This program of research is designed to address the critical need for greater understanding of the genetic basis and electrophysiological mechanisms of Ca2+ triggered arrhythmias in inherited diseases and syndromes such as CPVT, LQTS, and HCM as a means to better understand the pathogenesis of sudden cardiac arrest in these populations. Specific objectives are to determine (1) the genetic basis for increased susceptibility to triggered arrhythmias, including the causative and modifier roles played by mutations or polymorphisms in ion channels, the intracellular Ca2+ release channel, and associated proteins, (2) the electrophysiological basis for triggered arrhythmias arising from a diverse range of mutations in ion channels, the Ca release channel, or myofibrillar proteins expressed in murine models, and (3) whether triggered arrhythmias arising from different primary causes ultimately involve a common cellular mechanism that gives rise to aberrant electrical activity in the cell and sudden cardiac arrest. The program is comprised of four sub-projects and four cores. Subproject 1 will determine the functional consequences of novel RYR2 mutations, including a common polymorphism in RyR2, and the mechanisms by which the molecular phenotype causes the clinical phenotype of CPVT. Subproject 2 will investigate the novel observation of KCNJ2 mutations in CPVT and determine the mechanisms by which these mutations current cause CPVT. Subproject 3 will use knock-in models of HCM to determine the mechanisms for Ca2+-triggered arrhythmia and determinants of risk for arrhythmias in this disease. Subproject 4 will pursue novel mutations in known genes, as well as novel gene candidates for CPVT and also in a cohort of HC patients, to test the idea that functional polymorphisms in genes related to CPVT may predispose some HCM patients to triggered arrhythmias. Scientific cores are focused on (Core B) genotyping of patient cohorts exhibiting sudden cardiac arrest and/or hypertrophic cardiomyopathy, (Core C) molecular biology and development of animal models of cardiac disease, and (Core D) in vivo functional characterization of mouse lines developed in the subprojects. The cores will provide support to the sub-projects and will facilitate development of new research directions. Our uniquely complementary approaches will yield new information concerning genetic and sub-cellular processes that confer increased risk for sudden cardiac arrest in heritable cardiac diseases in humans.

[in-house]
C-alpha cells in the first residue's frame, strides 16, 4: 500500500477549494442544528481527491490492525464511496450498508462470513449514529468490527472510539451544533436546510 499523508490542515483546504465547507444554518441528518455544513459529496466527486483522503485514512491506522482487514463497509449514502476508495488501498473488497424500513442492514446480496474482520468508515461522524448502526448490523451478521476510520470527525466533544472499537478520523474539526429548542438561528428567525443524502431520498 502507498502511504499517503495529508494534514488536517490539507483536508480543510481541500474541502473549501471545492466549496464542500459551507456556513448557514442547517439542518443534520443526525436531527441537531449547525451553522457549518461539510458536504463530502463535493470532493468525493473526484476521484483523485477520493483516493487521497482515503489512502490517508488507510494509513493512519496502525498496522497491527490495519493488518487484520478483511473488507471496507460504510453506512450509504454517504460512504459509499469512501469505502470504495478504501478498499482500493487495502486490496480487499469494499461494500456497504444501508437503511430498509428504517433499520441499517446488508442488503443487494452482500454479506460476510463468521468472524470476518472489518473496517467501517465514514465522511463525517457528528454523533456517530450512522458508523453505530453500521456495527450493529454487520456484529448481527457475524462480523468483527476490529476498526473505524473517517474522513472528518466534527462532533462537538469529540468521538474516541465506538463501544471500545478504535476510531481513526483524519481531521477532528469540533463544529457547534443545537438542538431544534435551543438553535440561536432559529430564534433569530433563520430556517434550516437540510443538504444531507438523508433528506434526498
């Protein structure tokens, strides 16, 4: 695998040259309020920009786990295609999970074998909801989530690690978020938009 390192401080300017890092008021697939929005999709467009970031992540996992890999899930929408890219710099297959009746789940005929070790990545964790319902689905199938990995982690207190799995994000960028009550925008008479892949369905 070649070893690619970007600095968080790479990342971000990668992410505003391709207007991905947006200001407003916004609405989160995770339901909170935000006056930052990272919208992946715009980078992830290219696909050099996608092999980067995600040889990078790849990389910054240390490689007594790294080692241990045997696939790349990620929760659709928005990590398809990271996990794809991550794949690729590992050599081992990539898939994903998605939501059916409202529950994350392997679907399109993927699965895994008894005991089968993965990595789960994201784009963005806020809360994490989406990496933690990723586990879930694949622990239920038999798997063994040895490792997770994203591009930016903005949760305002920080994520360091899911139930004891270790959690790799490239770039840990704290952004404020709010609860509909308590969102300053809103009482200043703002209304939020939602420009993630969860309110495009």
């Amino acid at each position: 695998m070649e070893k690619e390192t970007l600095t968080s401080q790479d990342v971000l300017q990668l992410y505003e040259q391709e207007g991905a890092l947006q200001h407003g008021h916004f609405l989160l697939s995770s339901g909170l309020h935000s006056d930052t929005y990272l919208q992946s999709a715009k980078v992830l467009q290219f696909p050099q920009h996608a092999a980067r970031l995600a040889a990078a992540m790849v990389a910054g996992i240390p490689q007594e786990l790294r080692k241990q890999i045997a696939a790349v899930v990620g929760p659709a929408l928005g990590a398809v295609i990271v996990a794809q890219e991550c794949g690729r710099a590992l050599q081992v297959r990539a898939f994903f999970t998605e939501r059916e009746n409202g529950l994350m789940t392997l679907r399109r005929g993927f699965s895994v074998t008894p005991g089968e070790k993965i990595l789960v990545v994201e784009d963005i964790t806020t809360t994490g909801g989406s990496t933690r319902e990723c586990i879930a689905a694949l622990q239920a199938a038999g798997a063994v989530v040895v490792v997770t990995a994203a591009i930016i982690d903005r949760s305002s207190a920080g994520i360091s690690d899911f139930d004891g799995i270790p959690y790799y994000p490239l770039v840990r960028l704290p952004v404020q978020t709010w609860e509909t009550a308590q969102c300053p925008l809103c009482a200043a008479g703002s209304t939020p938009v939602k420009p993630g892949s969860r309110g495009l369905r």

National Institute of Health (NIH)
National Heart, Lung, and Blood Institute (NHLBI)
Research Program Projects (P01)
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Heart, Lung, and Blood Initial Review Group (HLBP)
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Boineau, Robin
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University of Wisconsin Madison
Schools of Medicine
United States
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